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Airconking
21-02-2012, 11:36 PM
when taking the above readings is there general temps to achive for both s.h and s.c?
i.e s.h 7K s.c 5K???
ive read loads of posts on here and asked several other engineers and had several different answers.
i understand the reasons why we need both s.h and s.c and know how to take both the readings but just want a rough temp to work to for both.
also glide on r407c 7K???

cheers.

Magoo
22-02-2012, 01:32 AM
There is no rule of thumb, or average. As every system is totally different. Whether aircon or commercial or industrial refrigeration applications. If you understand the principals and relationships and methods of checking you are fine. Treat each system as an individual application.

Goober
29-02-2012, 11:08 PM
Well said Magoo, and I might add, that superheat and subcooling is as much about black magic as they are based on engineering fact. In my humble opinion, or if you are of the texting culture IMHO

The Viking
01-03-2012, 12:46 AM
:rolleyes:

IMHO, there are a few basic principles within the refrigeration circuit...

- All expansion devices needs a solid liquid supply to perform to their design capacities.
- No compressor benefits from pumping liquid.
To me these are 2 of the non negotiable principles.

There is no magic involved in this, black or otherwise, it is pure engineering facts...
:cool:

Now,
In order to ensure all the refrigerant reaching the expansion device is in an liquid state it needs to be cooled below it's dew point, just to make sure there isn't too much of a carry over of non condensed refrigerant (gas). This additional cooling is what we refer to as sub cooling and is is there for a reason.

Similarly, in order for us to be sure there is no liquid refrigerant getting sucked in to the workings of the compressor the refrigerant needs to be heated to above the point where all the refrigerant enter it's vapour state. Let us call this super heat shall we...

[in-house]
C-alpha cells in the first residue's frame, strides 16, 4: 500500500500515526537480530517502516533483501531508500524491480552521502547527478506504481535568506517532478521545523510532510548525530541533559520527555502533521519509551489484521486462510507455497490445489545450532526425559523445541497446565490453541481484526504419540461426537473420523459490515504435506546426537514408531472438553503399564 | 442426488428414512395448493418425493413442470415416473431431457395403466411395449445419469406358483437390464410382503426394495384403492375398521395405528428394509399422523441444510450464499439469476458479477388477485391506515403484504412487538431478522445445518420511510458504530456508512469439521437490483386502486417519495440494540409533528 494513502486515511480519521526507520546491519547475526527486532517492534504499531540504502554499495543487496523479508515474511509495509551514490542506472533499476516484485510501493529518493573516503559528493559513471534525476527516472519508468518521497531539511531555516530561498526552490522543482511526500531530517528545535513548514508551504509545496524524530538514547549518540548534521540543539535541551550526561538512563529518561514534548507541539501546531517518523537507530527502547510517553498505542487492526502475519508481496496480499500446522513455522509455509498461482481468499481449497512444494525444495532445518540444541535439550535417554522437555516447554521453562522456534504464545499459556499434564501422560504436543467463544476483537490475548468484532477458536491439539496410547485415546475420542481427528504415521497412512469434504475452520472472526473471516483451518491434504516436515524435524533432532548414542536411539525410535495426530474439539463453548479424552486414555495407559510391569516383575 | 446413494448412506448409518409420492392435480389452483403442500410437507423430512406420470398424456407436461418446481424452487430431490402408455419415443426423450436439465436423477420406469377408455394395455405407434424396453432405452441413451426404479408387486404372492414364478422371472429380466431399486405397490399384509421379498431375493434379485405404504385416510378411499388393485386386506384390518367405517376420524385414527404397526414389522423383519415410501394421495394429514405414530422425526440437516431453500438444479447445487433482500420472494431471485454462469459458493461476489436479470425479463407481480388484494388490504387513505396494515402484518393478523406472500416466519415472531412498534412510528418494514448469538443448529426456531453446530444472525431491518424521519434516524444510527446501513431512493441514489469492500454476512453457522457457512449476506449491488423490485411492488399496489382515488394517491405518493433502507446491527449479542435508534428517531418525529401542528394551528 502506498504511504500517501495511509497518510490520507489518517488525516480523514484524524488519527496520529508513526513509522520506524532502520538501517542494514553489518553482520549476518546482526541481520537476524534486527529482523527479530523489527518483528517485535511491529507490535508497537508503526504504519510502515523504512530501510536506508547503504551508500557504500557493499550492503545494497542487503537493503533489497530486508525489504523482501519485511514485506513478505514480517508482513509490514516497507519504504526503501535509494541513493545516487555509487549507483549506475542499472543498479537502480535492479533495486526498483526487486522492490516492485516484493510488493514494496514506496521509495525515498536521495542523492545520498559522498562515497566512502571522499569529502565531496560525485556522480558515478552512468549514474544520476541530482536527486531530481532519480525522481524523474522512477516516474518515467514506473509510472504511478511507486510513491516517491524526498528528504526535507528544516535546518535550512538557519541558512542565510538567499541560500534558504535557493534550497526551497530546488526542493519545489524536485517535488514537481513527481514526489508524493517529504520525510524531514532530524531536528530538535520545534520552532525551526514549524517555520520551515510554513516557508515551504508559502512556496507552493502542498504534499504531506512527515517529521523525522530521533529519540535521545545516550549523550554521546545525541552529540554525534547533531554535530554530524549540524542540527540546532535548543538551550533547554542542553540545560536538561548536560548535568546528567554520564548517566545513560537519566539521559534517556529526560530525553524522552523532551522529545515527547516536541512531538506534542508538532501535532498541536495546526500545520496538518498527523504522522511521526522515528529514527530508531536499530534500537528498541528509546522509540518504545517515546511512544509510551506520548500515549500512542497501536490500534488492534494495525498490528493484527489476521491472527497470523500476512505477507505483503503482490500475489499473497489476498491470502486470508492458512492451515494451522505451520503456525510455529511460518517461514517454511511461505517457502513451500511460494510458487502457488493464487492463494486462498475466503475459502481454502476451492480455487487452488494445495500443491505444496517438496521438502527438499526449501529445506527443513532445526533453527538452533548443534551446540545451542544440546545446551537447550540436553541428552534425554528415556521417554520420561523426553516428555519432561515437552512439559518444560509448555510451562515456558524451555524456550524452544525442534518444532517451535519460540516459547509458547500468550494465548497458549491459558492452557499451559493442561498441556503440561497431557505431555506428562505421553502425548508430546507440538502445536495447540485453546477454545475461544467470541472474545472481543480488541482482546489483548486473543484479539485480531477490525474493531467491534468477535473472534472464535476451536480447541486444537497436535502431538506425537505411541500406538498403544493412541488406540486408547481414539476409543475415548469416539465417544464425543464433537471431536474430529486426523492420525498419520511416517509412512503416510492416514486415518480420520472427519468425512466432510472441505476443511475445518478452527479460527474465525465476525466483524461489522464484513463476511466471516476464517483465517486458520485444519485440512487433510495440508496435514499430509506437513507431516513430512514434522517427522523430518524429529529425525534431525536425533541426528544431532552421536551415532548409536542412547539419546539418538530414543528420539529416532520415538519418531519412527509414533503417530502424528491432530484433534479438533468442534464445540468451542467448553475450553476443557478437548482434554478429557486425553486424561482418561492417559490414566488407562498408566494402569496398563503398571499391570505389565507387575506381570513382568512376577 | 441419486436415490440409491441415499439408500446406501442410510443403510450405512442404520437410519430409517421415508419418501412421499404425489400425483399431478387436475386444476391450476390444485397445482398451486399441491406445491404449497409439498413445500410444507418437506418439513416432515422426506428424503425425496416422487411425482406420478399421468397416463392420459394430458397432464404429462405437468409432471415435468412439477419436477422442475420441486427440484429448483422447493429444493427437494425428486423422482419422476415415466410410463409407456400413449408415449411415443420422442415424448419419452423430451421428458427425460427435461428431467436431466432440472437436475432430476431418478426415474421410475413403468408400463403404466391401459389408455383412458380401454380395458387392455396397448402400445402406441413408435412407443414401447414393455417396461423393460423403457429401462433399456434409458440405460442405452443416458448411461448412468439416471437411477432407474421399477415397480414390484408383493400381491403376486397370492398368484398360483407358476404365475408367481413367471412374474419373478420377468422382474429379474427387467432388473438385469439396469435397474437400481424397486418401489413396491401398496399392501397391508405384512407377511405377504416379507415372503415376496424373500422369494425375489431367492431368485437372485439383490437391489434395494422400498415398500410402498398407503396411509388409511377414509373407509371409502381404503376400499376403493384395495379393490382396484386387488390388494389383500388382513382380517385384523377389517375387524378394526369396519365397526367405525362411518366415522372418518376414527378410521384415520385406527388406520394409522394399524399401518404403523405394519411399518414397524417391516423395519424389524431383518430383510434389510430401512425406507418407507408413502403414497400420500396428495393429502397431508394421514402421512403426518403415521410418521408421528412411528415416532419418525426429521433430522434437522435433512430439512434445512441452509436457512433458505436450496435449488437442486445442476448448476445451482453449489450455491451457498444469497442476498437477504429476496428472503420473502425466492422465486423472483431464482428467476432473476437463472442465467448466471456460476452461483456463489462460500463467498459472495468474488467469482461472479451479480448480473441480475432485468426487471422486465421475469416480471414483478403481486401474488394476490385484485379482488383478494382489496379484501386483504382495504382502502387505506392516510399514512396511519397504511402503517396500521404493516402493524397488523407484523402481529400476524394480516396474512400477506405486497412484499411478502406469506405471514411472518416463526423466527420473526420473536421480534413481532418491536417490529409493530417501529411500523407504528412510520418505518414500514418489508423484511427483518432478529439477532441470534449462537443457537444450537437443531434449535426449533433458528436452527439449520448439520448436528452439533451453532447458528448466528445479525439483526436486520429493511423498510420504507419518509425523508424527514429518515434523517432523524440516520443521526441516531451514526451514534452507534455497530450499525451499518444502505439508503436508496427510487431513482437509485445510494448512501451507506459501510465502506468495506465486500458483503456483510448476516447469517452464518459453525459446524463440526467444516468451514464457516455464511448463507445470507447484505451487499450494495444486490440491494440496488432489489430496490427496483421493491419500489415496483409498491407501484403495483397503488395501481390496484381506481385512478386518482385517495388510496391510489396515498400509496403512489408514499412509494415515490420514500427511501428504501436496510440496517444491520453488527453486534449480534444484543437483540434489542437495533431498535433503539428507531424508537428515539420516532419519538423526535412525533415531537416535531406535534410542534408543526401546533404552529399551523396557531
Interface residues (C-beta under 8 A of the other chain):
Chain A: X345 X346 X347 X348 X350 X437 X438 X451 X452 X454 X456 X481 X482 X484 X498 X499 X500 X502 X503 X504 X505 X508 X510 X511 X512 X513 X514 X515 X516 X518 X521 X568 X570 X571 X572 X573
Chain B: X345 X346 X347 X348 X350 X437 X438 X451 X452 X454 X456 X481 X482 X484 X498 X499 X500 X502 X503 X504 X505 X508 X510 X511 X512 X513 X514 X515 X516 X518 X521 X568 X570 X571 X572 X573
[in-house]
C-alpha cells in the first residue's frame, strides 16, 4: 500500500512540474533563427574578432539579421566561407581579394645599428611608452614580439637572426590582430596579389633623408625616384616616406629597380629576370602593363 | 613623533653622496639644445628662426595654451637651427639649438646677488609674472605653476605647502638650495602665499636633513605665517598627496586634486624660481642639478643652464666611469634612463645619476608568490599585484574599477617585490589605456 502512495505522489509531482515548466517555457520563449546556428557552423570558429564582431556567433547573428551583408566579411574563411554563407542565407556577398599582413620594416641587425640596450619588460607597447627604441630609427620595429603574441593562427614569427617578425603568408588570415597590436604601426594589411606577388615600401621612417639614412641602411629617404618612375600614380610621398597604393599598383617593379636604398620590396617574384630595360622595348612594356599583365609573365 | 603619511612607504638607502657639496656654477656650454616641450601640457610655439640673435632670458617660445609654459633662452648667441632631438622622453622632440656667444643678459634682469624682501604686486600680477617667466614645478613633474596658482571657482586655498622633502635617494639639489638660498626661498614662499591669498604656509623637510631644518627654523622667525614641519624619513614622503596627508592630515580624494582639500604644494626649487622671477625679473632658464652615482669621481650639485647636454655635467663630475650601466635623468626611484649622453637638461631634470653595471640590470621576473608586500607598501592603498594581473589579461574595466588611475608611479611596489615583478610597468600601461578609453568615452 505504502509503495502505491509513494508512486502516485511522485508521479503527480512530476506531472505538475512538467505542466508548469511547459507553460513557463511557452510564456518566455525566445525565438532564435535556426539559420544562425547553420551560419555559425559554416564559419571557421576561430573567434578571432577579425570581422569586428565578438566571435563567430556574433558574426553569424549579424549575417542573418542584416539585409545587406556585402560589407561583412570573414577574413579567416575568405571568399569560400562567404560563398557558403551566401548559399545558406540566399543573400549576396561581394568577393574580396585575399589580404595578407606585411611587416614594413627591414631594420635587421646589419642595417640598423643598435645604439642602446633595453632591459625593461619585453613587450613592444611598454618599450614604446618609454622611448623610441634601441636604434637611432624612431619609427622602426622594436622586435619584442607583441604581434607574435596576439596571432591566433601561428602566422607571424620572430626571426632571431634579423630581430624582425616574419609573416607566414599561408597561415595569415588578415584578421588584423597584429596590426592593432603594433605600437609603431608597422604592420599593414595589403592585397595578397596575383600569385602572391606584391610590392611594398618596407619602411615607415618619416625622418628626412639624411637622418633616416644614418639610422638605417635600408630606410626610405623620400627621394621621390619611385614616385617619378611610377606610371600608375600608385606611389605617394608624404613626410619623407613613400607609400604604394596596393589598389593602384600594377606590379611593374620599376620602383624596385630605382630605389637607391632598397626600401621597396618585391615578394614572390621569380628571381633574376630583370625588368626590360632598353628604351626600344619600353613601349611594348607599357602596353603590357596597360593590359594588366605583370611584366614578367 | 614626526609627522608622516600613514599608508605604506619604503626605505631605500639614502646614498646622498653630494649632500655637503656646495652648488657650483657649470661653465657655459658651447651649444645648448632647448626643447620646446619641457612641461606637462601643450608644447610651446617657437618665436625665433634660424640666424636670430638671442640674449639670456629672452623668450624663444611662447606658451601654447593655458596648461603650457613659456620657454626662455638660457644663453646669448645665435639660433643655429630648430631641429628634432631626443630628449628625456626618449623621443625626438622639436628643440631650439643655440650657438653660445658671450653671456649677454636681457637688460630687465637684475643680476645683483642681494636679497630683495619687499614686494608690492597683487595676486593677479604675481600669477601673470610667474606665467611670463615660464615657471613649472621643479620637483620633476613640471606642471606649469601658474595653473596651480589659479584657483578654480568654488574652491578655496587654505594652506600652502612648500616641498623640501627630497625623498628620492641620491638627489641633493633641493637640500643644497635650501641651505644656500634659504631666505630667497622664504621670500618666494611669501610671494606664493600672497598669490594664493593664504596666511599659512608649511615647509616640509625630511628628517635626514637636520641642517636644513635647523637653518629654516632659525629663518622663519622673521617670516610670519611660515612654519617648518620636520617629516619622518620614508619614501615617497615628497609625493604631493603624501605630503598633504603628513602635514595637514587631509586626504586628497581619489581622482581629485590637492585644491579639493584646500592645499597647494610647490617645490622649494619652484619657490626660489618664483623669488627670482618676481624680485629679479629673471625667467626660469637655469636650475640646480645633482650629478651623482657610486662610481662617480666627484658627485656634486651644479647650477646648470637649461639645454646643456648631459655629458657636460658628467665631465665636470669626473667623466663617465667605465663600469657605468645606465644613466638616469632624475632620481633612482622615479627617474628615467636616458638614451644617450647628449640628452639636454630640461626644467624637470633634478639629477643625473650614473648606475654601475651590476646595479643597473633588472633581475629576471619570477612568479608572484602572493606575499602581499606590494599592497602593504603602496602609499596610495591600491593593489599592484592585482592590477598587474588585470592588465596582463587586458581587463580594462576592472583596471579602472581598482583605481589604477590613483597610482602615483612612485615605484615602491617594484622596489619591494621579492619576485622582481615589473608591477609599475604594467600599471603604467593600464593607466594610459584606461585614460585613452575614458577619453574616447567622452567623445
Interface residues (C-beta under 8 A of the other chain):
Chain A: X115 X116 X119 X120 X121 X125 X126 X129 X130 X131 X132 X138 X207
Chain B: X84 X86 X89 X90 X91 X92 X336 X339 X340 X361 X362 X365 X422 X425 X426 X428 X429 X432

No liquid to the expansion device = not enough refrigerant gets through = no performance.
Liquid enters the compressor = extremely high wear and tear = high costs
(OK, in most cases it would read,
Liquid enters the compressor = compressor failure = replacement compressor)

:cool:
So back to the original question, what should the sub cooling and super heat be?

Back in the good old days, before accountants ruled the world and when the controls were electromechanical 99% of all normal refrigeration circuits were designed with 6-9K sub cooling and 4-6K super heat.
This would allow for the imbalances of the mechanical expansion valve, and other parts, working and responding to varied running conditions.

Nowadays we got electronic controls / regulators and more forgiving compressors, this combined with the ongoing penny pinching results in less margins being needed and therefore also built in to the design.

A modern EEV feeding a Scroll compressor might operate on as little as 1K superheat, this will allow for a smaller evaporator being needed which in turn would save money and quite possible award additional green credentials.
The EEV operating on so tight tolerances also reduces the variations of the refrigerant flow, therefore the sub cooling can also be reduced which enables further cost savings as the condenser also can be reduced...

.

Airconking
01-03-2012, 12:30 PM
Thanks for the replies.

Magoo
02-03-2012, 12:42 AM
Hi Airconking.
if you use the forum site search at top right of screan, there is a truck load of info available.

Hi Viking. I liked your comment about accountants, Oh so true.